City of Seaford sells power plant property
By Lynn R. Parks
The city of Seaford has sold the property on which its decommissioned power plant sits. The plot was one of five properties that have been sold to Seaford Development Associates for a total price of $125,000.
The city council approved the sale at a recent meeting. The vote was unanimous.
The other four properties are all in the vicinity of the power plant, which sits on the Nanticoke River at the base of Pine Street.
Seaford Development Associates is the group that has proposed remaking Seaford's downtown with construction of shops, restaurants and a hotel. The group has already started construction on the Residences at River Place, also on the Nanticoke.
The 1.893-acre property where the power plant is will be the home of the Galleria at Riverwalk, according to plans for the Seaford Towne Center at Riverwalk.
The selling price of the five properties is less than half of the appraised price of the power plant property alone. Last fall, an appraiser hired by the city reported that the property is worth $353,100.
But that would be the value of the property after it is cleaned up and free of contaminants, the Carmean Appraisal Group said. An environmental assessment by the state found petroleum hydrocarbons and semi-volatile organic compounds at the plant site.
With the sale, the developer will be responsible for the cleanup of the property, city manager Dolores Slatcher said.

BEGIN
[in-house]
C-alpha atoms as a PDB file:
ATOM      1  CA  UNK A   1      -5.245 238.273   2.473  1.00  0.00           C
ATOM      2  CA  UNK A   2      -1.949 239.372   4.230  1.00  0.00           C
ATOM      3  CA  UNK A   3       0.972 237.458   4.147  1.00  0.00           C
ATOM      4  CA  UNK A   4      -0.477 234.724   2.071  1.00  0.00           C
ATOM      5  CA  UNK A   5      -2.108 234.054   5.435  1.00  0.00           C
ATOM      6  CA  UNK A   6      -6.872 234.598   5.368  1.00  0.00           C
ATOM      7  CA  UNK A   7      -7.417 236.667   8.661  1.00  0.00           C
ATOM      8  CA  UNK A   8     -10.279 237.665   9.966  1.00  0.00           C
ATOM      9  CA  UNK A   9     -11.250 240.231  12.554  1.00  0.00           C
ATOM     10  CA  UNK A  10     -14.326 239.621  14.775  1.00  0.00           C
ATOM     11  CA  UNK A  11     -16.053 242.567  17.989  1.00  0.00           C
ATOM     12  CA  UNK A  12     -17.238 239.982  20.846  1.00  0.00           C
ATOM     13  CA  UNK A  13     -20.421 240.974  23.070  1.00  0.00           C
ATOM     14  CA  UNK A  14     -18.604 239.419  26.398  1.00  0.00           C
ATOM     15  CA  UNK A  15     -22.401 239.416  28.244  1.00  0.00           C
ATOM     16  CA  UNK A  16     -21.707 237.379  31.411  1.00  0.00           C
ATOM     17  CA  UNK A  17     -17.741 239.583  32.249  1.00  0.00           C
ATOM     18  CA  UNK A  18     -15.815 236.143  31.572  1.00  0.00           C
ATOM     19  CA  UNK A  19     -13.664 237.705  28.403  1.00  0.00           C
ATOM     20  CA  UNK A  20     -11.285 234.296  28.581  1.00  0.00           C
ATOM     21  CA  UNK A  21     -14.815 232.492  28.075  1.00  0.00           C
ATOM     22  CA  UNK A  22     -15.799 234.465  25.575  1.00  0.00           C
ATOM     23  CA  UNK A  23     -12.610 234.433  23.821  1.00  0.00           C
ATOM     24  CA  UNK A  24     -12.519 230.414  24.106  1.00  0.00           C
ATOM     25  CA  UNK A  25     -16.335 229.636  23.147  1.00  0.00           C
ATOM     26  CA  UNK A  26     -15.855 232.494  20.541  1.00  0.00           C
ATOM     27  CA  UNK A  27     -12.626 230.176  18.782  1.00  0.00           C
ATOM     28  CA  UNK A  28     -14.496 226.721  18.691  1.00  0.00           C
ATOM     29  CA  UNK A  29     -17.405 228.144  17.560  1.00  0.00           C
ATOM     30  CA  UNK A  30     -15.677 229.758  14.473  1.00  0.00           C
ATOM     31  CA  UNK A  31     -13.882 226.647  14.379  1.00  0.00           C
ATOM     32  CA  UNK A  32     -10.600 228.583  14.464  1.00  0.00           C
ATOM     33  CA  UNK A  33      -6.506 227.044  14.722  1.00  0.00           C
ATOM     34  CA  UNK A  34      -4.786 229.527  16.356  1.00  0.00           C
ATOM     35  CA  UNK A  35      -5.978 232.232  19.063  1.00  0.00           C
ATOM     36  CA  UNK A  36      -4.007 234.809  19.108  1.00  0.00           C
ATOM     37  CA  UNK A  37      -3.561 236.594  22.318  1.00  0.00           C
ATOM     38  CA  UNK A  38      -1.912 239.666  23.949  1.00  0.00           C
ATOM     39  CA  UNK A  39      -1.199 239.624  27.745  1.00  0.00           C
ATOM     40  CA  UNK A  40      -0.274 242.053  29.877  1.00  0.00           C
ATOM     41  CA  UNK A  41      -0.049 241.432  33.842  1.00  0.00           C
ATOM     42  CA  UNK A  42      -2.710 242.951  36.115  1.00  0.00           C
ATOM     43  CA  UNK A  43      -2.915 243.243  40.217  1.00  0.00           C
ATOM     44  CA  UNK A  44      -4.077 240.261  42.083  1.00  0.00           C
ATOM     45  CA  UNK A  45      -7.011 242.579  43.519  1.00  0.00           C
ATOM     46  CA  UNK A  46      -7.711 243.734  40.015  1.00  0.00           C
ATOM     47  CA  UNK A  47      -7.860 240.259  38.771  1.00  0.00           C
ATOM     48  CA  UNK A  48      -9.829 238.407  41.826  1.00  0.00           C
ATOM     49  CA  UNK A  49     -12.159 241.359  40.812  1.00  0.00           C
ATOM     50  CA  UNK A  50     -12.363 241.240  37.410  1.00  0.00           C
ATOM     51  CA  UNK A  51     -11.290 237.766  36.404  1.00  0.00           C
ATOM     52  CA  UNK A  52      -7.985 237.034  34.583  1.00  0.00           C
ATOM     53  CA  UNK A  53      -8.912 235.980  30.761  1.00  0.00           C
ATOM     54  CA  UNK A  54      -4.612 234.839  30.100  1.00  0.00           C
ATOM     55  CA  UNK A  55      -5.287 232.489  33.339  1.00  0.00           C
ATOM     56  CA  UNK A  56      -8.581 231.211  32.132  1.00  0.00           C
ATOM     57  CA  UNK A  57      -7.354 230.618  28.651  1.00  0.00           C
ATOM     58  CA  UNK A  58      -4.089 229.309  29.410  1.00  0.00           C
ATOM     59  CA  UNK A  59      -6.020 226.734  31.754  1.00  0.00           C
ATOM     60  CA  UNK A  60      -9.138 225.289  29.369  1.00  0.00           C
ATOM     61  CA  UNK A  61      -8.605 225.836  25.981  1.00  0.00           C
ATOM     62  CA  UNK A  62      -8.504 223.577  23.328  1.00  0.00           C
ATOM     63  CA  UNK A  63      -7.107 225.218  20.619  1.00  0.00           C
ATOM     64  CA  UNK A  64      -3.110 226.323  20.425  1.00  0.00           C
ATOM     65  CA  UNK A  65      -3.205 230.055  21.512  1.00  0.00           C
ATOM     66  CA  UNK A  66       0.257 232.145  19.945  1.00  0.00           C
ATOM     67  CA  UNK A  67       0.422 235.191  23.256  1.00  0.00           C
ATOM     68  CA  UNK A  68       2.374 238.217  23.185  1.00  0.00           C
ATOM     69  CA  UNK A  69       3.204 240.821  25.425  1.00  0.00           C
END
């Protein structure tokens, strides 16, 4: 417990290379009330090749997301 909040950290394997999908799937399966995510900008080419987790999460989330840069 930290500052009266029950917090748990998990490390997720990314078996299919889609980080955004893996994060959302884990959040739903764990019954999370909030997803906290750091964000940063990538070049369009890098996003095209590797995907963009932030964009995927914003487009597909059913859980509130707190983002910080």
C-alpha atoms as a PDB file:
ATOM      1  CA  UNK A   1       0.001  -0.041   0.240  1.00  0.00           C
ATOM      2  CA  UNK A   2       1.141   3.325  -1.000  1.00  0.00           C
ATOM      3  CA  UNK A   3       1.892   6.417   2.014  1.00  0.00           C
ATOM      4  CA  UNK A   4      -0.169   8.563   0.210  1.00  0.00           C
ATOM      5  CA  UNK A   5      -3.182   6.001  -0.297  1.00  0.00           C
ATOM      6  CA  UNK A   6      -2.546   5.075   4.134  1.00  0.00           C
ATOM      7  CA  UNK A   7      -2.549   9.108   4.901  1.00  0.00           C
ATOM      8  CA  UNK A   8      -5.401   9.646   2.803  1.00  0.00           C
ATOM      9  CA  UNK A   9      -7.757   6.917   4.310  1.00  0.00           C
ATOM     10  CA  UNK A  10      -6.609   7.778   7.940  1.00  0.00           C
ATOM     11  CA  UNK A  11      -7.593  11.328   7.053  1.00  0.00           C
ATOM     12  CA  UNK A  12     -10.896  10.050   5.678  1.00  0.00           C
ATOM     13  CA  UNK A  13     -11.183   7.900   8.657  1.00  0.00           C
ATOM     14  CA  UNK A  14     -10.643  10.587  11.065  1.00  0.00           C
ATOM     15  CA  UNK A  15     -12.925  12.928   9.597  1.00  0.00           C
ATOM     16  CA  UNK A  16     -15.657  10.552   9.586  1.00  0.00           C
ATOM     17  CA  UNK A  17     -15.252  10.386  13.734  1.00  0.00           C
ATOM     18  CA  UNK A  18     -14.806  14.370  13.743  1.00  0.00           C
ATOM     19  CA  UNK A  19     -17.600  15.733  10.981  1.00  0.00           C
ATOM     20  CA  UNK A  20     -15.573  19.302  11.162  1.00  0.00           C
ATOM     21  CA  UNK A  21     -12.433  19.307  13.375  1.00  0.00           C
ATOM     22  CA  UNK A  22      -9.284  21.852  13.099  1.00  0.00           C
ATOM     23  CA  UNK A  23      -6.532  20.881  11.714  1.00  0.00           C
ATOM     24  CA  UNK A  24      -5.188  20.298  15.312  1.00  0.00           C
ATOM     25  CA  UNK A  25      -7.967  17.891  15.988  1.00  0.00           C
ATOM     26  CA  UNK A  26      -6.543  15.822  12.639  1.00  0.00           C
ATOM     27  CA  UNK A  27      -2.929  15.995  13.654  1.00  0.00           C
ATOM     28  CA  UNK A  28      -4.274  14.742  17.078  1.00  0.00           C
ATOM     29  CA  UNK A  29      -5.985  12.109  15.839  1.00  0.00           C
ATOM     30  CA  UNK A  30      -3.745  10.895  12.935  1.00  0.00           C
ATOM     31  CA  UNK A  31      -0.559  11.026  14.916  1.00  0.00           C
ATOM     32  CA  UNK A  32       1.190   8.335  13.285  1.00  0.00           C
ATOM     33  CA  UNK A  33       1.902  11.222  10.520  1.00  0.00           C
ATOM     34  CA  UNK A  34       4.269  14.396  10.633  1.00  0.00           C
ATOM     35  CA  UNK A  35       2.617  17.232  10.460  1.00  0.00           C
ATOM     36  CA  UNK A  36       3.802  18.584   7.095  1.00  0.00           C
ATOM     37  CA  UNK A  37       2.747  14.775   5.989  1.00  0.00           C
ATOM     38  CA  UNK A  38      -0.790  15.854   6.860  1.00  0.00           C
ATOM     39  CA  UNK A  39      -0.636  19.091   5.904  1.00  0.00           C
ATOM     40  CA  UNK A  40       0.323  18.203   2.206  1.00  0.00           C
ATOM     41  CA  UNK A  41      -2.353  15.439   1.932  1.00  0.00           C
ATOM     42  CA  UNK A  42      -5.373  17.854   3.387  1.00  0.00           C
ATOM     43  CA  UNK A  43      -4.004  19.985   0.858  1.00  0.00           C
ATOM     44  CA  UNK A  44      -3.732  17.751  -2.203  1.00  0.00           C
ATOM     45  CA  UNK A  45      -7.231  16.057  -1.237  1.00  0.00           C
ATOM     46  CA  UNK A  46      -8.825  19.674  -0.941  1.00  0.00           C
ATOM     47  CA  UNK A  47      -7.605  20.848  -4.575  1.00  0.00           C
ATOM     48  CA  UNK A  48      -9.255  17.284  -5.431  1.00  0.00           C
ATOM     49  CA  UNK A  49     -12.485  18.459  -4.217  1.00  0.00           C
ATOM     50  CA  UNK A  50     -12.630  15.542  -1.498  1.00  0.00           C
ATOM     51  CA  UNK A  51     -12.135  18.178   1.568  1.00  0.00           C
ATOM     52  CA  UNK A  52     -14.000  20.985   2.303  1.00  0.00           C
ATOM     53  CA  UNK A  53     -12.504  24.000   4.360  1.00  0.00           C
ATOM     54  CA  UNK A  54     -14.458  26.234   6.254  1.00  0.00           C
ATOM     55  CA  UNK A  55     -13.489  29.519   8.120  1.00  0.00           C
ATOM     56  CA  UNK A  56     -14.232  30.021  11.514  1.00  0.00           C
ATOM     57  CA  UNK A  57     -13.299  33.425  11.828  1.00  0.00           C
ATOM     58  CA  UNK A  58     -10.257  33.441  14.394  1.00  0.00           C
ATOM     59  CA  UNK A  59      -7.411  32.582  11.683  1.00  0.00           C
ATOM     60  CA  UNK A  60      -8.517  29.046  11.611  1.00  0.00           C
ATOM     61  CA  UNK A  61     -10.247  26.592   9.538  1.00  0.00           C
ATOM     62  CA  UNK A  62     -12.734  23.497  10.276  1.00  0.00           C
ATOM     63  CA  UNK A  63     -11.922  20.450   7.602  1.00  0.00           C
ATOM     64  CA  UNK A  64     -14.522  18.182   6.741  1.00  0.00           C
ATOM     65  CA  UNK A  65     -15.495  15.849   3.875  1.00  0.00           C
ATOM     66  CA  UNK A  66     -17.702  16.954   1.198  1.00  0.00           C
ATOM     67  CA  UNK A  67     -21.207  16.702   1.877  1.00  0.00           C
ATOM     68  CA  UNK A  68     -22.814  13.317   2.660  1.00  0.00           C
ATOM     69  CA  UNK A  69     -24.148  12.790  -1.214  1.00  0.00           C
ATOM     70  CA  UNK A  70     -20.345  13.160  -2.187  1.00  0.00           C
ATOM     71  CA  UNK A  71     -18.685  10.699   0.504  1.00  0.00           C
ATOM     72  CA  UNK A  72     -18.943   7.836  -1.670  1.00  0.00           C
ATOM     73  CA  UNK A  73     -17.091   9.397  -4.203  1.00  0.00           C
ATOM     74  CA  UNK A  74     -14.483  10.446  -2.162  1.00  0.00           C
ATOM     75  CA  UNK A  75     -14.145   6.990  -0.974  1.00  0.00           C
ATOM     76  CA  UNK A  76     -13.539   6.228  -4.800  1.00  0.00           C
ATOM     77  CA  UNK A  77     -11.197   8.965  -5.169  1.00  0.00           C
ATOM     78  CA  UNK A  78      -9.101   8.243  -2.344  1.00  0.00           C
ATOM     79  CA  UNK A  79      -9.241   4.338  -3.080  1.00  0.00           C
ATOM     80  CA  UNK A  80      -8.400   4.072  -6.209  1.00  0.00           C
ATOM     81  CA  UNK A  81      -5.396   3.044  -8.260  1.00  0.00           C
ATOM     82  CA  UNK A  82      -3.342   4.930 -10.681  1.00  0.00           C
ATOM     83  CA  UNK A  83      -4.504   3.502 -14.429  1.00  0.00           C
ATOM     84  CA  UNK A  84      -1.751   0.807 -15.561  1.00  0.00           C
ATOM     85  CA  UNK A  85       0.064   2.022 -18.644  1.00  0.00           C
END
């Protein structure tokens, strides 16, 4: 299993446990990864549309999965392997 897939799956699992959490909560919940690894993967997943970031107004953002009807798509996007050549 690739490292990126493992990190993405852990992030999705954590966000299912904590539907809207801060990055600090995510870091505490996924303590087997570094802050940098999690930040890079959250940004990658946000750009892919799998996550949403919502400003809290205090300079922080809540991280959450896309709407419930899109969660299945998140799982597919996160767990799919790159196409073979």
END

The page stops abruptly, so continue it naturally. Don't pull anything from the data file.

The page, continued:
The city also took into account the fact that the development group was buying more than one site in setting the price. "This was an economic development decision for the proposed sale," Slatcher said.
The city was also prepared to sell the vacant lot behind Royal Farms, for $50,000. The 41,000-square foot lot, which stretches north to the corner of Front and King streets, was donated to the city by Tim Ayers in 2012. The city accepted the donation after an inspection found no environmental contaminants on the land.
The Carmean Appraisal Group appraised the lot then at $125,000; original selling price, which included costs the city incurred for tree removal and sidewalk repair, was $149,149.
The $50,000 sale price "was the new negotiated price with the elected officials with this developer," Slatcher said.
The city's sale of the land was put on hold at a recent meeting of the city council, though, when Councilman Dan Henderson requested that a vote on the sale be tabled.
"I received an email today from a constituent voicing concerns about the property," Henderson told fellow council members. That constituent "had an interest in the property prior" to the city owning it, Henderson added.
"I would like the opportunity to request permission to share his concerns with the rest of the council, so this can be fully resolved," Henderson said.
Councilwoman Leanne Phillips-Lowe was not pleased with Henderson's request. "I have a lot of trouble with this coming up at the last minute," she said.
A motion to table the sale of that property was approved by the council, with Phillips-Lowe and Councilwoman Grace Peterson voting against it.
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